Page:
The point I am making is that ancient ruin sites that date back hundreds, indeed thousands of years BC, appear all over southern Mexico until travelers reach the base of the Yucatan, close to Highway 186. Once travelers reach the very southern base of the Yucatan Peninsula, an apparent demarcation occurs. Below that southern border (approximately Highway 186), ruin sites date back to the earliest times of habitation and every time period in between.
However, once travelers go north of that southern border (approximately Highway 186), almost every site dates to much later time periods, AD 300 and later, until the time of the arrival of the Spaniards.
Explanation of the Age Difference
This analysis prompts obvious questions: Why? What was it about this line, this southern border of the Yucatan, that caused such disparity in the time frames of the building of these ancient cities?
South of that line are found ancient cities that date back to 1200 BC and even earlier, as well as in every time period after that. Travelers then cross this southern border of the Yucatan (close to Highway 186), and ancient sites do not appear until around AD 300, with those three exceptions at the very northern tip of the Yucatan.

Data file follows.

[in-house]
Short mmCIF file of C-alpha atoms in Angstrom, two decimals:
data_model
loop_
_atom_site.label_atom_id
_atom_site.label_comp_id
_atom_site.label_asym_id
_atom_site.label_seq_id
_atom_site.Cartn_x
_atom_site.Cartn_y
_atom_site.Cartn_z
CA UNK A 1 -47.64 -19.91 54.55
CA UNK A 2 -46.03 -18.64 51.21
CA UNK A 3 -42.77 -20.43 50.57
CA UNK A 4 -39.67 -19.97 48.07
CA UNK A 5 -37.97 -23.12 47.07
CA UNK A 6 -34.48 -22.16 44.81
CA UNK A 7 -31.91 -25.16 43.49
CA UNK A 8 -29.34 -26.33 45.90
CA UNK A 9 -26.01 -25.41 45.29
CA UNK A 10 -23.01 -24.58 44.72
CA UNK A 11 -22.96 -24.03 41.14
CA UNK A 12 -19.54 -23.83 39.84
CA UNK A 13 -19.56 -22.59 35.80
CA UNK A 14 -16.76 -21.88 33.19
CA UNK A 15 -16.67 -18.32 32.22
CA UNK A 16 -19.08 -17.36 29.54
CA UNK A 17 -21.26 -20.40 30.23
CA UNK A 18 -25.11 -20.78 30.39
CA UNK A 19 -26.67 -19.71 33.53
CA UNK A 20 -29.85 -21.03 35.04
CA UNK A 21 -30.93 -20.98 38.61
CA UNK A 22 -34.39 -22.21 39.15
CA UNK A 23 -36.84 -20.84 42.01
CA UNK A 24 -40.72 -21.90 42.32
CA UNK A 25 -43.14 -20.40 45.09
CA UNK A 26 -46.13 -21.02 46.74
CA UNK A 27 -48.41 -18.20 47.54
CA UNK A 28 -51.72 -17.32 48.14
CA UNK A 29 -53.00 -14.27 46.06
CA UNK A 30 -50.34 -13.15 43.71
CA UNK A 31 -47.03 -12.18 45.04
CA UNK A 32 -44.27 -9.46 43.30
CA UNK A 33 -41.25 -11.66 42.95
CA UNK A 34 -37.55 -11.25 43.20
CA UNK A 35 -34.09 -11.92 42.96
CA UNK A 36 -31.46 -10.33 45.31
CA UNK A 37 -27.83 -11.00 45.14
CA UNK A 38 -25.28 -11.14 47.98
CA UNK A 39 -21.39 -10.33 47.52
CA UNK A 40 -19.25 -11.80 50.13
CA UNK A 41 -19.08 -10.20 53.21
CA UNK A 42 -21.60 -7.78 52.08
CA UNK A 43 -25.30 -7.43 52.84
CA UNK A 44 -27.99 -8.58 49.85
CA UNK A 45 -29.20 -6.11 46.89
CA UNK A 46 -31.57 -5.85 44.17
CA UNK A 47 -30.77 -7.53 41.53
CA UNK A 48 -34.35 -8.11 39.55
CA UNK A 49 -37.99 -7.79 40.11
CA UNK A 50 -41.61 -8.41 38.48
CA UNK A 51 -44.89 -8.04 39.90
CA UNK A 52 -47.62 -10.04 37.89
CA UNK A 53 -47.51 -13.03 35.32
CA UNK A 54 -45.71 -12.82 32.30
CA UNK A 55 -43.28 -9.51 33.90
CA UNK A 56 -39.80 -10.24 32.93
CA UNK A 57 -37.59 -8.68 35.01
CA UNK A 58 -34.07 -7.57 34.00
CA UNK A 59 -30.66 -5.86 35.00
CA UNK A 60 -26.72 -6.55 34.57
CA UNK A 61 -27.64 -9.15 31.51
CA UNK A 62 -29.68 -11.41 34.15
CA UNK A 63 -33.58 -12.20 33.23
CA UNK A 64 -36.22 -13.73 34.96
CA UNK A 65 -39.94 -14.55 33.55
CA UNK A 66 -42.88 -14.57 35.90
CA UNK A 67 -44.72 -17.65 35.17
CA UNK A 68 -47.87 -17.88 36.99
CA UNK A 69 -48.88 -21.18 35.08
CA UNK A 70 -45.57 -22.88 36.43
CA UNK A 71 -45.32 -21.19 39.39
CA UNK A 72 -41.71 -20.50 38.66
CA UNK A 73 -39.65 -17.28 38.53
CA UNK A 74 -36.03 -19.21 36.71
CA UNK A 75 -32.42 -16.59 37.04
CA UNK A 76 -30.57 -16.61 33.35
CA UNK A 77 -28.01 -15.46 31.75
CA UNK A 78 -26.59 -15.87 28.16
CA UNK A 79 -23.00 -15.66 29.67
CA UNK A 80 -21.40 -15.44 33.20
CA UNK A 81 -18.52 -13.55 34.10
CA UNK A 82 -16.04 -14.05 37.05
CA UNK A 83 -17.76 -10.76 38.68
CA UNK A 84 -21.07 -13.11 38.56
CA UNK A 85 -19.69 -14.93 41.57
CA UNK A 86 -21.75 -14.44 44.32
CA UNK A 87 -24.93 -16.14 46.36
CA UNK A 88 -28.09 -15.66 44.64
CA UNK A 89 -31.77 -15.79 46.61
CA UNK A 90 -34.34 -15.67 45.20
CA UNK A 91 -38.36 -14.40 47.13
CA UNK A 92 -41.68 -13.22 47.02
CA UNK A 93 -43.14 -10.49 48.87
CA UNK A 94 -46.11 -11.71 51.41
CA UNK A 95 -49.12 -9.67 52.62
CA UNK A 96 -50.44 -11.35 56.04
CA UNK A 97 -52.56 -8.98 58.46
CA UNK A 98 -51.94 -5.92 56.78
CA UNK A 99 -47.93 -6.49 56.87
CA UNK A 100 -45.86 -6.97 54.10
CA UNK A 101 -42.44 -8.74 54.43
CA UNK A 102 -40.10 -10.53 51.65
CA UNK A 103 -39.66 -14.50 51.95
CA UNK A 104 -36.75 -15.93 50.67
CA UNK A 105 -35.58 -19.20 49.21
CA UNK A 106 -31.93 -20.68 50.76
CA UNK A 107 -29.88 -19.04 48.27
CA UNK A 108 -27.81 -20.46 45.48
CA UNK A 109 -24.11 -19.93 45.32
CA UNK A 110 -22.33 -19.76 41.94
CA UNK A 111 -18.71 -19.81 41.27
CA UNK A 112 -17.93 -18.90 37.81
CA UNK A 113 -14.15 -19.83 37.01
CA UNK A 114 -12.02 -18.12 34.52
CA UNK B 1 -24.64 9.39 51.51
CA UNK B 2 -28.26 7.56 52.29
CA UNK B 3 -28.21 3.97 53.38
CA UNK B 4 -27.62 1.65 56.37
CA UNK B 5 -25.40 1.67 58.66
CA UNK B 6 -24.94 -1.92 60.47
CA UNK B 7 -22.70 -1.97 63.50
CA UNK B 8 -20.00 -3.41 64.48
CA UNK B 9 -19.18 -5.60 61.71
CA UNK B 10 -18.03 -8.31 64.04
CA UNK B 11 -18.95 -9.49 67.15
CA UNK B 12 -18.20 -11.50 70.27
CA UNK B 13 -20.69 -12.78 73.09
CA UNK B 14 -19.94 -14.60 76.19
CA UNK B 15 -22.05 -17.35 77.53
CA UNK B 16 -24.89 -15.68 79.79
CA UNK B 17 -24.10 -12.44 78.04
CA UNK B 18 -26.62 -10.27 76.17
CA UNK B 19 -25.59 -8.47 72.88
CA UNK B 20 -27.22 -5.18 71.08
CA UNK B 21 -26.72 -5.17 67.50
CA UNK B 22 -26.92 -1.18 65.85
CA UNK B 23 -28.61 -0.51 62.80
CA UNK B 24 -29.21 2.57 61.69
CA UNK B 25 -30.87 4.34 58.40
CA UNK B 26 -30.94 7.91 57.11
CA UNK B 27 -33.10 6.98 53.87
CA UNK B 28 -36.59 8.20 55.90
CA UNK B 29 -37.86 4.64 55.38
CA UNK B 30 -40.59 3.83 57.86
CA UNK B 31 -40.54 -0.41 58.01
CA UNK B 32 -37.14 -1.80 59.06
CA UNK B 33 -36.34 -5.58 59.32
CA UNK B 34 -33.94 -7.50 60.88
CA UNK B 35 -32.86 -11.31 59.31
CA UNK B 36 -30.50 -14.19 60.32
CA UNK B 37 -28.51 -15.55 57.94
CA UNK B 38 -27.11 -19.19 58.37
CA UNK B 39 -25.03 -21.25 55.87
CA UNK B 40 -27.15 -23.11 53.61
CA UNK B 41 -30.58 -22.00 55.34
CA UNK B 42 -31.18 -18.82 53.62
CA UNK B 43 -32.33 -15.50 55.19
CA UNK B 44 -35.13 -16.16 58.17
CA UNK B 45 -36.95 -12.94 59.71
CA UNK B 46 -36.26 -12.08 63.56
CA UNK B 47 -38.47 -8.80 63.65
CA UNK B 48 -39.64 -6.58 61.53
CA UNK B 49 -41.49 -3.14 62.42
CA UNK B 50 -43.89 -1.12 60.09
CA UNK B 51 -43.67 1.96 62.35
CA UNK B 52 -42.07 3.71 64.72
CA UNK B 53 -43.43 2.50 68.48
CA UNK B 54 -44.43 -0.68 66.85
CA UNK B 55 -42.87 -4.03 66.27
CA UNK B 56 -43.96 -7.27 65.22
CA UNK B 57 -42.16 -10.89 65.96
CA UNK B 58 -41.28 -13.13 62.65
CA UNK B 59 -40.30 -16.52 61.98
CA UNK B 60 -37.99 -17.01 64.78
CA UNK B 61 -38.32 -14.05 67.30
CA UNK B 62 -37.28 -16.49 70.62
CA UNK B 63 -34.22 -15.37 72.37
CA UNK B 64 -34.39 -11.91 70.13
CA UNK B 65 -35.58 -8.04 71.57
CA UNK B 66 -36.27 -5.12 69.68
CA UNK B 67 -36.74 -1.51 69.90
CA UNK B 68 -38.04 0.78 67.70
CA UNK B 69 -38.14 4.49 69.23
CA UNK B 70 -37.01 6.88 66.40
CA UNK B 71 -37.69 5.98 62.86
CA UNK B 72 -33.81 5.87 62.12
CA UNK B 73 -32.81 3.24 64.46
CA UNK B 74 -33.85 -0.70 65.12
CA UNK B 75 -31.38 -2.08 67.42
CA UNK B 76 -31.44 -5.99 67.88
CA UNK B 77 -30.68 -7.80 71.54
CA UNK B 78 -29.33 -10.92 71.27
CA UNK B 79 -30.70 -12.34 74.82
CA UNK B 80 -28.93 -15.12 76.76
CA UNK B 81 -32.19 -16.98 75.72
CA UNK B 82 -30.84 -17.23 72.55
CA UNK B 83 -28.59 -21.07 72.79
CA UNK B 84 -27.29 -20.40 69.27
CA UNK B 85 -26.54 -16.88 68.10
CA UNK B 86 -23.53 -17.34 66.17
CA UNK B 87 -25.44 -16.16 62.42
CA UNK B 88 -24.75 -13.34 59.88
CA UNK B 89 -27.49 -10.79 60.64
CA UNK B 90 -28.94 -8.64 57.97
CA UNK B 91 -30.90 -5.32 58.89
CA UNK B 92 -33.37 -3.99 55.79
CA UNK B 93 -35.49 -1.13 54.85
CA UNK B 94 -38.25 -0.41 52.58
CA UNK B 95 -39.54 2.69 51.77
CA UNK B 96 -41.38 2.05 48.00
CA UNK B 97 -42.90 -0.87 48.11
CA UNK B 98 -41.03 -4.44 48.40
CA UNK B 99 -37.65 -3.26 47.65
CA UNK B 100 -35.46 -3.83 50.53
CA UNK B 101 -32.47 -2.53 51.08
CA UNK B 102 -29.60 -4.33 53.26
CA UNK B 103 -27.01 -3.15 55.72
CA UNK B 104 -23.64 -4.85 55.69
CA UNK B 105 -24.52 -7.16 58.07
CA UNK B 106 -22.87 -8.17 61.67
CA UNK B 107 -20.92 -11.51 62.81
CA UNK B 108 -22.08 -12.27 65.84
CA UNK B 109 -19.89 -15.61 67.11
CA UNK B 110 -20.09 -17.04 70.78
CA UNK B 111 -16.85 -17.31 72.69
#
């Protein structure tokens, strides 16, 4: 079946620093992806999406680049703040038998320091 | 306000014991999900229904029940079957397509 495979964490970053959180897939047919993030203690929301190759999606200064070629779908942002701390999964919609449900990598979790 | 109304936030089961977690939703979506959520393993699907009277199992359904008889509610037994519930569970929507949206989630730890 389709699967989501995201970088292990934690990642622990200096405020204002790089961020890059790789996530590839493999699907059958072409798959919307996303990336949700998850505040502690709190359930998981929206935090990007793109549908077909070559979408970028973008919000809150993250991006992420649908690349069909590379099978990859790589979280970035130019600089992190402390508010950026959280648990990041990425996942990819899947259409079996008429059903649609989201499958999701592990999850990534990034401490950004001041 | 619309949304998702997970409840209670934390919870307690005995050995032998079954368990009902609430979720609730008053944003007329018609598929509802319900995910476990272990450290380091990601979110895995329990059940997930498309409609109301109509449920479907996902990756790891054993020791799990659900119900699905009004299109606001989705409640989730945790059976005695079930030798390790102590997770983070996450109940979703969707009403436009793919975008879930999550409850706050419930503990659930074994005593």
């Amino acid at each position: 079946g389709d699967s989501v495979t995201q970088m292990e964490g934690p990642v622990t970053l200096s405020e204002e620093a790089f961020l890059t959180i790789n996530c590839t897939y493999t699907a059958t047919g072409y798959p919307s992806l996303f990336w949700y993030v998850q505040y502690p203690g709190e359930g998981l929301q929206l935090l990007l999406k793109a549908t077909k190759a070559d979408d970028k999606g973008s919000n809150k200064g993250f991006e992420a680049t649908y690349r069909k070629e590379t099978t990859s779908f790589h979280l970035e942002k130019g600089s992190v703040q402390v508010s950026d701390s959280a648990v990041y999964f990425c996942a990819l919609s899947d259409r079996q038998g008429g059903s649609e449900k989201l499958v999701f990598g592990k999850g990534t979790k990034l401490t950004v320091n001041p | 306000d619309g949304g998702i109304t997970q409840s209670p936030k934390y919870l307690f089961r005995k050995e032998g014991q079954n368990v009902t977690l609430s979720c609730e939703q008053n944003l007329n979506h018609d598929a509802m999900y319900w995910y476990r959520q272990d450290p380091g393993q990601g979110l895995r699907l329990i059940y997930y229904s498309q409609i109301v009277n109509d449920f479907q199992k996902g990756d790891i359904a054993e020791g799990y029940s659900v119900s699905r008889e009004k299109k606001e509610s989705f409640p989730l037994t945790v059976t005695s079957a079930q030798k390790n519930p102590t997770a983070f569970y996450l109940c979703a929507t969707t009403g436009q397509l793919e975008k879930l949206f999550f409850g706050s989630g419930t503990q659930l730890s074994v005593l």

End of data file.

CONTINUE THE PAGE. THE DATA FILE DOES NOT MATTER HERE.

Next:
I have read the numerous books on Book of Mormon geography and perused the related maps, but not even one of the authors gives an explanation for this phenomenon. Indeed, they do not even raise the issue.
On pages 66–67 of my book, The Lives and Travels of Mormon and Moroni, I offer a possible solution to this conundrum. That is, during most of the Book of Mormon times, the Yucatan Peninsula was an island. In my book, I present two ancient maps that show the Yucatan as an island (see example below).
Since the publishing of that book, I have located an additional ten old maps that also show the ancient Yucatan as an island that is separated from the mainland by seawater or marshland. And that separation takes place very close to Highway 186.
In fact, when it rains hard in this area of Mexico (the base of the Yucatan), the peninsula becomes separated, by water, from the mainland again. The base of the peninsula is so low that six days of rain will simply flood the base of the Yucatan, essentially cutting off the Yucatan from the mainland.
I have driven to the Yucatan many times; and on two occasions, after hard rains, I had to wait three days at Palenque for the water at the base of the Yucatan to subside enough to allow driving across the southern base of the Yucatan.